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This year he conducted a similar service, but with a different spirit. On one block he saw George, a recovering addict who had been standing vigil for two weeks—sometimes 22 hours a day—in honor of the two boys murdered just outside ministry headquarters. The gang shooting happened in broad daylight, across from a playground, and schoolchildren walked home past pools of blood and bits of brain splattered on the sidewalk. "We can't let those boys go unremembered," George had told Bud. "They were precious children of God. I'll stand here around the clock, 'til Easter, in their memory."

A block farther on, Bud saw a cluster of women standing on a street corner. Normally only prostitutes and pushers work the streets that time of night, yet these did not appear to be prostitutes. Were women now working the streets as drug pushers? He got closer and recognized two of them, regular attenders at the Good News Community Church. "Happy Easter," said Bud. "What's up?"

The women told him, "We're reclaiming this street corner for God. We're taking it back from the drug dealers." Spontaneously, they too had decided to stand vigil against the forces of evil in the neighborhood.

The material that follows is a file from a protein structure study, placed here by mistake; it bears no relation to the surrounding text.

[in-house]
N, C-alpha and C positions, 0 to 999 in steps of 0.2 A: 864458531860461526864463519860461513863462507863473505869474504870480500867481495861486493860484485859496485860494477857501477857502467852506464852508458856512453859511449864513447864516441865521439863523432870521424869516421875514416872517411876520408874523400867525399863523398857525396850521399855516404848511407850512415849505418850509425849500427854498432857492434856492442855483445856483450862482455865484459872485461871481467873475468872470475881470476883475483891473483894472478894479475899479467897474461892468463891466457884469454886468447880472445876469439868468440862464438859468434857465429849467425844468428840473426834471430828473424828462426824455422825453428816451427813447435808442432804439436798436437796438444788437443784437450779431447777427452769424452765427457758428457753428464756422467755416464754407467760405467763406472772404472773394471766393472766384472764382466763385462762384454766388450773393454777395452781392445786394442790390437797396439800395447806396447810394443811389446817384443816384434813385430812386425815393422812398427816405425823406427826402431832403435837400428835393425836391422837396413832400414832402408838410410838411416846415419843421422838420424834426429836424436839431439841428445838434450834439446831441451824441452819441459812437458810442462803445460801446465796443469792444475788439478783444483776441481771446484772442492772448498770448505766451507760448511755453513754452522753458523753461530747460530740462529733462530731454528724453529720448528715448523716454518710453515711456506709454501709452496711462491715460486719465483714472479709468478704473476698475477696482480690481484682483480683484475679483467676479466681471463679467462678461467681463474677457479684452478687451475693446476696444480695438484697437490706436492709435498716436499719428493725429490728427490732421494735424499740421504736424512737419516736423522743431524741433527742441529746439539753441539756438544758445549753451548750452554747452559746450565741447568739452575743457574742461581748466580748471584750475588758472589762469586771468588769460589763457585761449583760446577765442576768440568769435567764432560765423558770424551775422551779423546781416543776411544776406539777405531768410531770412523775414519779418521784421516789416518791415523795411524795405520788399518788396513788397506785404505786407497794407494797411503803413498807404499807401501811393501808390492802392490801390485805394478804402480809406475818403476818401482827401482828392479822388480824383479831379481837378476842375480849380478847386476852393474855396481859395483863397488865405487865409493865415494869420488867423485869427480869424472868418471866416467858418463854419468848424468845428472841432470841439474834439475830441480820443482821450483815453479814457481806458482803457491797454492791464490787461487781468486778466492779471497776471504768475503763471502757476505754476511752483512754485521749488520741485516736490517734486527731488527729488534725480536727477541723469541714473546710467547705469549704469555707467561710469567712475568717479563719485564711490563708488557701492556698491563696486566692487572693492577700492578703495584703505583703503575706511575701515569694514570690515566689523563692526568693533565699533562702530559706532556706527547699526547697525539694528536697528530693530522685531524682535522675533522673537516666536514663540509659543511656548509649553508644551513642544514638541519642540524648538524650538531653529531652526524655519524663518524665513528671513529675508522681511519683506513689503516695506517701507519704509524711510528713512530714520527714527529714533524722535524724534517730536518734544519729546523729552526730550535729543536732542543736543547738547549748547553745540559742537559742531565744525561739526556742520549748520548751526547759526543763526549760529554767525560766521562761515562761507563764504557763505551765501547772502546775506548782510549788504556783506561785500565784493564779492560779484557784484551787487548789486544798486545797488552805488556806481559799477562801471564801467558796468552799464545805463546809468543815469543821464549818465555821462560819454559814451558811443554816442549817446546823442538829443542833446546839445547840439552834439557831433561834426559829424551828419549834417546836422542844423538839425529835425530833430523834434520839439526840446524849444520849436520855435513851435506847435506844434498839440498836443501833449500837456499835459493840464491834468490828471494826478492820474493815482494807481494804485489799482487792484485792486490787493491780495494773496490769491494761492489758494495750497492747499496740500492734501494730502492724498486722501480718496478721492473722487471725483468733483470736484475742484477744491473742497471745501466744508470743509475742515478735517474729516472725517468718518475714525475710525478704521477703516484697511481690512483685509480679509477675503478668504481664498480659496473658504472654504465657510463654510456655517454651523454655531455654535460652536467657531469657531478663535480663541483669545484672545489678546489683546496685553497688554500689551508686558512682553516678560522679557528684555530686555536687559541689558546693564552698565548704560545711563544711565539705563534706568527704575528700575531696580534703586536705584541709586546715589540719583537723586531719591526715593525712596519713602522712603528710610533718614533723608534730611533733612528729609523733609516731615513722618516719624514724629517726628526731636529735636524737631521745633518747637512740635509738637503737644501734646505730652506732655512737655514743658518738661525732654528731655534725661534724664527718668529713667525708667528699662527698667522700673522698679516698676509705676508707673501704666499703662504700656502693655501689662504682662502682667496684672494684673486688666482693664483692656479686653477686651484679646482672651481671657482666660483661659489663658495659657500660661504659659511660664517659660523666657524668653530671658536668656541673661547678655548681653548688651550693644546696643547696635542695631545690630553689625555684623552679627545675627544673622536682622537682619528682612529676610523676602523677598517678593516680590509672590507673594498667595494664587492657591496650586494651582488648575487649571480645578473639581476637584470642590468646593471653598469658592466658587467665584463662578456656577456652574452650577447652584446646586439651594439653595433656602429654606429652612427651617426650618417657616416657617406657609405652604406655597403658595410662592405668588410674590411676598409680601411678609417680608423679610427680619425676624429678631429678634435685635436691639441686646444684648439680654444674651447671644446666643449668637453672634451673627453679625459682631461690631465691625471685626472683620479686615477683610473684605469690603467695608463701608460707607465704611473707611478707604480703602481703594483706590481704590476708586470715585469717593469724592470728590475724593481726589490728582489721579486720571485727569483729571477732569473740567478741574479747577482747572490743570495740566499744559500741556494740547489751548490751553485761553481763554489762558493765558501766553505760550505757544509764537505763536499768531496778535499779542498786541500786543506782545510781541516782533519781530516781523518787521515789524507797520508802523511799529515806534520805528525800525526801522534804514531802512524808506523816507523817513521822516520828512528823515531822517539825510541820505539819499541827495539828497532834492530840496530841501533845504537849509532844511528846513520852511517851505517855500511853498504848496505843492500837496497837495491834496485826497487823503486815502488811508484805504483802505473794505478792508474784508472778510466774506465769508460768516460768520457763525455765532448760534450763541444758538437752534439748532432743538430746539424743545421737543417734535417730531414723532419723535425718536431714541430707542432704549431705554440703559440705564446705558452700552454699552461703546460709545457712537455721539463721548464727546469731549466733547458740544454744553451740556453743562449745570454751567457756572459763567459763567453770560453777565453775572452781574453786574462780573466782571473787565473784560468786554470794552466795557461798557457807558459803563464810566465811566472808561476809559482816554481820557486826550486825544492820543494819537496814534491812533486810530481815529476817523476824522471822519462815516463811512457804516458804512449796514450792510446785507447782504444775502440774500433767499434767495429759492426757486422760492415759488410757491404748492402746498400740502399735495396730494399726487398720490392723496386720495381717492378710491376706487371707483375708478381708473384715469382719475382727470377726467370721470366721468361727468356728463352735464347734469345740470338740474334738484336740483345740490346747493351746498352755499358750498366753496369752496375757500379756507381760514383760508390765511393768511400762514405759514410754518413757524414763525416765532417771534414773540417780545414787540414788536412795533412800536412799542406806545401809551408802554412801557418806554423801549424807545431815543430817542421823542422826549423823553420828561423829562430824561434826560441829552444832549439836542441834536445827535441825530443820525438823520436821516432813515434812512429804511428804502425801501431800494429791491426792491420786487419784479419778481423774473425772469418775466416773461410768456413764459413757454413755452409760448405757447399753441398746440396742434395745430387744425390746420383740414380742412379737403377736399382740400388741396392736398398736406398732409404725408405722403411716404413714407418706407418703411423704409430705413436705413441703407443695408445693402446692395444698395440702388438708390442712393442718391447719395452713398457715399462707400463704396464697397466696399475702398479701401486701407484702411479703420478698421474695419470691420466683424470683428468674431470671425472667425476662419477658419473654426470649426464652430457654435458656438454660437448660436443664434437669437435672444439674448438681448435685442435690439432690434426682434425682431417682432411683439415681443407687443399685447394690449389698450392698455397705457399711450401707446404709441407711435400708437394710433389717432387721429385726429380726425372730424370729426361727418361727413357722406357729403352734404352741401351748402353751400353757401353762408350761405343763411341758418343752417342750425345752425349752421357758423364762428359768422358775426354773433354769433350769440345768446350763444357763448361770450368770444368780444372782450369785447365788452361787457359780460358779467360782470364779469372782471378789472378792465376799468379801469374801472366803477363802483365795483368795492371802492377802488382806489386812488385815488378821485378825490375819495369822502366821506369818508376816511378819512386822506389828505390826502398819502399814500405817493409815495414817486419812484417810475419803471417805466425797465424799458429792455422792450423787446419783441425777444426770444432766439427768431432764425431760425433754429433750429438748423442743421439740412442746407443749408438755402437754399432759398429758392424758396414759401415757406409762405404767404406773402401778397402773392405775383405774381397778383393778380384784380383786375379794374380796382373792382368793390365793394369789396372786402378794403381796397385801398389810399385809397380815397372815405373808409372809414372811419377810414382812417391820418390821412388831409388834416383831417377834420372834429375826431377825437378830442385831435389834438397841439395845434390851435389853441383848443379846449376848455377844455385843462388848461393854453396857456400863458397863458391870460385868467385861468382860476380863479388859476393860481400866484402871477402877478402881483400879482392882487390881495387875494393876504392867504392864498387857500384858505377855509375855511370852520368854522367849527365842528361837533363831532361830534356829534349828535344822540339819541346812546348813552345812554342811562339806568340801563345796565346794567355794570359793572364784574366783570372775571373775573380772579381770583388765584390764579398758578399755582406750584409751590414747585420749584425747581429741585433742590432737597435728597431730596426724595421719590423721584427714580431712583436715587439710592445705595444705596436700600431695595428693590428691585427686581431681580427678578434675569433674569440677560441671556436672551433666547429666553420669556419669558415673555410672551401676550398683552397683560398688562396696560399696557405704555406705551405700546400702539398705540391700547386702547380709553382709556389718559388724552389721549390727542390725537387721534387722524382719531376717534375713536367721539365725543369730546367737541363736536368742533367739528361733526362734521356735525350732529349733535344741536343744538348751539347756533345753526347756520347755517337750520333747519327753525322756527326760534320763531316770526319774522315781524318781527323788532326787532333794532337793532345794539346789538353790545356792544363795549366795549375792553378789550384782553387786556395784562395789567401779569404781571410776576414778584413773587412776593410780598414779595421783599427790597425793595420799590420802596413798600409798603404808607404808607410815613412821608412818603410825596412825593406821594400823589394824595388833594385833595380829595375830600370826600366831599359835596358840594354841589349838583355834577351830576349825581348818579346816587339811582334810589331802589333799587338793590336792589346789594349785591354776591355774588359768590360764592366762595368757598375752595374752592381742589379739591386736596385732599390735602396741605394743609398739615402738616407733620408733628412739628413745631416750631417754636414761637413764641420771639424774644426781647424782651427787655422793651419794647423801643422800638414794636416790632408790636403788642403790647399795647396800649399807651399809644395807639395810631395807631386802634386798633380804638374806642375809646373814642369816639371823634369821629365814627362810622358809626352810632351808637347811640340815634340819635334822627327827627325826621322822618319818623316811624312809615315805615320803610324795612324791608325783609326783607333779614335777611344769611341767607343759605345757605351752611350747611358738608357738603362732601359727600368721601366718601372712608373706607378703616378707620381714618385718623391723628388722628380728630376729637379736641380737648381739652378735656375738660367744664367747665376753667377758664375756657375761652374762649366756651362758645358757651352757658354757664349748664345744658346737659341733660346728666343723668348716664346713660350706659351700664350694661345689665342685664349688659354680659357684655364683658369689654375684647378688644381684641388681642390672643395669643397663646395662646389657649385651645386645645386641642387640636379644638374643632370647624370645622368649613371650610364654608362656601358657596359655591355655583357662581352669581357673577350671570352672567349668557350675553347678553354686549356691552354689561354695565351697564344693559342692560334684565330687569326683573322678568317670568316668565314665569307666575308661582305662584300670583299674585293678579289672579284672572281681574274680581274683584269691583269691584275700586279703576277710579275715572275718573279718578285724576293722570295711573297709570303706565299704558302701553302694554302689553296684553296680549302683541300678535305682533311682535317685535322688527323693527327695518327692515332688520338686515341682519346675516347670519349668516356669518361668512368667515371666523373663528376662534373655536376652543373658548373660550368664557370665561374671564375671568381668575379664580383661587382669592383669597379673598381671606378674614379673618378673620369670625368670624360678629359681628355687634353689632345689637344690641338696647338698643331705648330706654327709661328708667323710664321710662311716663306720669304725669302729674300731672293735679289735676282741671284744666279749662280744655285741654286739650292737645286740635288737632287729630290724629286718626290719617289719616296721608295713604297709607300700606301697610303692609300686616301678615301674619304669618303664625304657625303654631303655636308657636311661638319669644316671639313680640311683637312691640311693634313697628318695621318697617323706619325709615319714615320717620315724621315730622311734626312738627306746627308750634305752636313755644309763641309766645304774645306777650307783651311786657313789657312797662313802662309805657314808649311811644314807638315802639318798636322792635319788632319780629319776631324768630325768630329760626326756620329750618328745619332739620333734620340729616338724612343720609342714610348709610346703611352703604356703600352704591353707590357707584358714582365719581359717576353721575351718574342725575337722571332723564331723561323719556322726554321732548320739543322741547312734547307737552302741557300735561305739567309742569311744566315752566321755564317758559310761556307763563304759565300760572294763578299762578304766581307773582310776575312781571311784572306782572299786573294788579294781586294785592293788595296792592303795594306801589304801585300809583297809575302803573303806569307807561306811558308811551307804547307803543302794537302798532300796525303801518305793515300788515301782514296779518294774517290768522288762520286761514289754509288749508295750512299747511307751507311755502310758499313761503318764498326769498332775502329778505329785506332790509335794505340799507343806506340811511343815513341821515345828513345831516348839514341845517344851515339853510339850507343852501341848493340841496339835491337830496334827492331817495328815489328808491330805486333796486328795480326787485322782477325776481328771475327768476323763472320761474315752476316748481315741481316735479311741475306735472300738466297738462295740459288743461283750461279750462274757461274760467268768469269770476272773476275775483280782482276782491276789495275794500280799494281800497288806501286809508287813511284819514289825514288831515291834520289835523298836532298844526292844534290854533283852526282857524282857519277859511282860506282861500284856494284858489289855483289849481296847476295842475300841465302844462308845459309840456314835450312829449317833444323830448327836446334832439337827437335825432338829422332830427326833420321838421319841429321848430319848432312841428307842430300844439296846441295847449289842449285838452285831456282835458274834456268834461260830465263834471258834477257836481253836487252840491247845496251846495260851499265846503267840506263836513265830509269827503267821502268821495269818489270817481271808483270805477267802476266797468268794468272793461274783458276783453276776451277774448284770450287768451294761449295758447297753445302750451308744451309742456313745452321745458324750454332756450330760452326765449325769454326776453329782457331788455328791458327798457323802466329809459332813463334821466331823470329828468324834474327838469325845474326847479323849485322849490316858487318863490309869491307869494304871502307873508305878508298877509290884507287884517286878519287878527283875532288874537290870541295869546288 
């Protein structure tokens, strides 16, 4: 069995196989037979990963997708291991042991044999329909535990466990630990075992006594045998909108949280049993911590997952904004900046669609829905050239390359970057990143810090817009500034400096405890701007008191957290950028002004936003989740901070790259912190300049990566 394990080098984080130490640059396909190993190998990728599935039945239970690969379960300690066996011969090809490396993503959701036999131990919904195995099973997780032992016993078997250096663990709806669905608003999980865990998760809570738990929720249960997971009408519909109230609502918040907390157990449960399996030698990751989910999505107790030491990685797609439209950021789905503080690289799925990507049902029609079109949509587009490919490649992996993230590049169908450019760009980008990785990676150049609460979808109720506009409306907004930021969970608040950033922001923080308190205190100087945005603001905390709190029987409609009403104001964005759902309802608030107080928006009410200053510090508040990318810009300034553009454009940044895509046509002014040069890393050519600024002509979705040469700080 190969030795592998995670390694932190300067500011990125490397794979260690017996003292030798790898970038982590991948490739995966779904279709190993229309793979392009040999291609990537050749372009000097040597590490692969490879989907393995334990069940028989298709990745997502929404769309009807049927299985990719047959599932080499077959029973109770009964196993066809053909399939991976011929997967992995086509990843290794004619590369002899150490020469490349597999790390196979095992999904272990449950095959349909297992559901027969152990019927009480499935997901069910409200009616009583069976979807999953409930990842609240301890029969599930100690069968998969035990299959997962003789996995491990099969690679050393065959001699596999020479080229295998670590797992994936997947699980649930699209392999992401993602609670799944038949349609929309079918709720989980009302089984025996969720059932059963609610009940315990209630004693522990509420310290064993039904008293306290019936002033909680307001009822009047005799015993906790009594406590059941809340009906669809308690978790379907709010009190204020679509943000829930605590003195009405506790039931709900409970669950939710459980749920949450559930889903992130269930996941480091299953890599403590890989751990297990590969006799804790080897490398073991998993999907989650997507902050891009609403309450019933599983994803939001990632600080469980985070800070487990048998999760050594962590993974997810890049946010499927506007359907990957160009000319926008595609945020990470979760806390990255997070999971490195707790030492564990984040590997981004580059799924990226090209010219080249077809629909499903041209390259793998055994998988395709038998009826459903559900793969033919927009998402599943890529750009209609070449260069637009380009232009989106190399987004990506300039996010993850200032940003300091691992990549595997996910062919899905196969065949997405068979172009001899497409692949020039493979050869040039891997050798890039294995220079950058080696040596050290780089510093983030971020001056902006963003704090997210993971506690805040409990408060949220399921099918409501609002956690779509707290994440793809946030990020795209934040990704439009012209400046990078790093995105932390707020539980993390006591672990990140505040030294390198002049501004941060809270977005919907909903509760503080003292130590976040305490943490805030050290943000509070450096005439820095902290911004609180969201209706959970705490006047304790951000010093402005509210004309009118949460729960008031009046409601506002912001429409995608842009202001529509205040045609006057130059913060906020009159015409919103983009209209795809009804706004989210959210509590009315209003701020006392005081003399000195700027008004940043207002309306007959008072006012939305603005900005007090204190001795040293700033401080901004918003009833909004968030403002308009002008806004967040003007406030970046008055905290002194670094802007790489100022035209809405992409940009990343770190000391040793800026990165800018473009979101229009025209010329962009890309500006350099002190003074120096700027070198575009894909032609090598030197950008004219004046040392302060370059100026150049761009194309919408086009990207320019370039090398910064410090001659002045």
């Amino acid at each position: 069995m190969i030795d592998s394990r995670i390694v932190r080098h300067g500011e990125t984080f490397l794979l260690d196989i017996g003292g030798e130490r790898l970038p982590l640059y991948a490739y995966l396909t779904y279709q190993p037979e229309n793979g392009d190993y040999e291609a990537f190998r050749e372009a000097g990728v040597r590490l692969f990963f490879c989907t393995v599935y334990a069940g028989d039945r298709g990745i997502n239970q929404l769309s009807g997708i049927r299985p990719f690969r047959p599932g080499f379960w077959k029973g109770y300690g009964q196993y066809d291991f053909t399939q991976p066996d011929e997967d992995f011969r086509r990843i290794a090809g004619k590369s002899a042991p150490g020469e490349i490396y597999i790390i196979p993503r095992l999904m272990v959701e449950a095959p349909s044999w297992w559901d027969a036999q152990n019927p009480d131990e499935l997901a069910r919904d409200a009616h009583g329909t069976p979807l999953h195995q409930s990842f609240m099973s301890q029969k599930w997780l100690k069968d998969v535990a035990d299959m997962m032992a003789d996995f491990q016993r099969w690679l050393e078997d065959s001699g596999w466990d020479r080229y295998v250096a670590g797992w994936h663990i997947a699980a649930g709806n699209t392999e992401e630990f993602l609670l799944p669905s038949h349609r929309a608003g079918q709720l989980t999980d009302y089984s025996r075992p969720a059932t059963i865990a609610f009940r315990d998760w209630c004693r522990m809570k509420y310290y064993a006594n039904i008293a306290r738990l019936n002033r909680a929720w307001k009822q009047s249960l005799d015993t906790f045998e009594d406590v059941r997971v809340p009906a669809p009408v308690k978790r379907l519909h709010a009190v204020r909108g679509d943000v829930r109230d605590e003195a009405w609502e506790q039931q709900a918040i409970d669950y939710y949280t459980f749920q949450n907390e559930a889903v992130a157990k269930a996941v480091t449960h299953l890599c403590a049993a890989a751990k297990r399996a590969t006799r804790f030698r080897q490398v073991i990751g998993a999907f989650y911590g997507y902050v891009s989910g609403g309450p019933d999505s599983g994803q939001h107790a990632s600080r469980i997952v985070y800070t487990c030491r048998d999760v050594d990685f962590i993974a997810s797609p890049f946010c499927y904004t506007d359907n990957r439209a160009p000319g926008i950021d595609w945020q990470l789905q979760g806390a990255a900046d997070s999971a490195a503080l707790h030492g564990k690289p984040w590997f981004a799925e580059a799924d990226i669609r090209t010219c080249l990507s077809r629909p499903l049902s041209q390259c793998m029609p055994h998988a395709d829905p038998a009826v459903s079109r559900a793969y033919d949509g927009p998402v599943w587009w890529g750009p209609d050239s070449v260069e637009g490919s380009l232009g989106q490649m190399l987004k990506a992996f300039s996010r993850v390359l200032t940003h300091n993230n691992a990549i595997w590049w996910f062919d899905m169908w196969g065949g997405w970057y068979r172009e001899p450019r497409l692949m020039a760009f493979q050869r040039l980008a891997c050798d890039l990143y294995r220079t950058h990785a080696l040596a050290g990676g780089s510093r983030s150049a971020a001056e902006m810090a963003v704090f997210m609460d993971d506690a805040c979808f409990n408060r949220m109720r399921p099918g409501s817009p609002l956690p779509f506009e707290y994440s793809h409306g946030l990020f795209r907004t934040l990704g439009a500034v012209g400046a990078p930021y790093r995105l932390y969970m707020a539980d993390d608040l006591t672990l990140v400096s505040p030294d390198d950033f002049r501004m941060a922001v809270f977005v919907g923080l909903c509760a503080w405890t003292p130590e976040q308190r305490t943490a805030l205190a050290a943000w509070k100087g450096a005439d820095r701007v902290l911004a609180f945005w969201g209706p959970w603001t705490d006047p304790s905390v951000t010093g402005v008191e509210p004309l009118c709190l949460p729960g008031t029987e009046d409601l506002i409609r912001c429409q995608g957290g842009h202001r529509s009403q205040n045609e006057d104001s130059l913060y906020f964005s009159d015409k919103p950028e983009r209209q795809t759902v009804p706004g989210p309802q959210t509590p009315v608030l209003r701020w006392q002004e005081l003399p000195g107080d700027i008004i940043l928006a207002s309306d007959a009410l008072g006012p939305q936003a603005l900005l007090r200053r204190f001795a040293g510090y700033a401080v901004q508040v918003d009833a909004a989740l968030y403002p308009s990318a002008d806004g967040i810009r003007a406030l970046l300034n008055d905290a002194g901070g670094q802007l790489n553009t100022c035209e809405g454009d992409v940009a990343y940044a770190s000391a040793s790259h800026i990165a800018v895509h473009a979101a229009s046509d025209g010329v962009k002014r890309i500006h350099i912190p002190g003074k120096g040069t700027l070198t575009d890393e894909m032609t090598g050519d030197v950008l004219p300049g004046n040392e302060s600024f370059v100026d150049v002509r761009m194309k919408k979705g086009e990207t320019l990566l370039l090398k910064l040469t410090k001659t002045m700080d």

A few hours later, during the Easter sunrise service, Bud dispensed with the homily and instead offered a forum for people to tell their stories. Seven spoke in all, three of them newly recovering addicts. "I was good as dead," said one. "Now, with Jesus' help and the help of all of you, I feel I'm coming back to life."

Easter took on a new meaning for Bud after his many hours of fasting and praying. Out of the pain, hope; in the midst of the darkness, a bright light. During the bilingual service, Bud called out, first in English and then in Spanish, "He is risen!" The answer came back as a shout: "¡Ha resucitado! He is risen indeed!"

Part four of five parts; click here to read part five.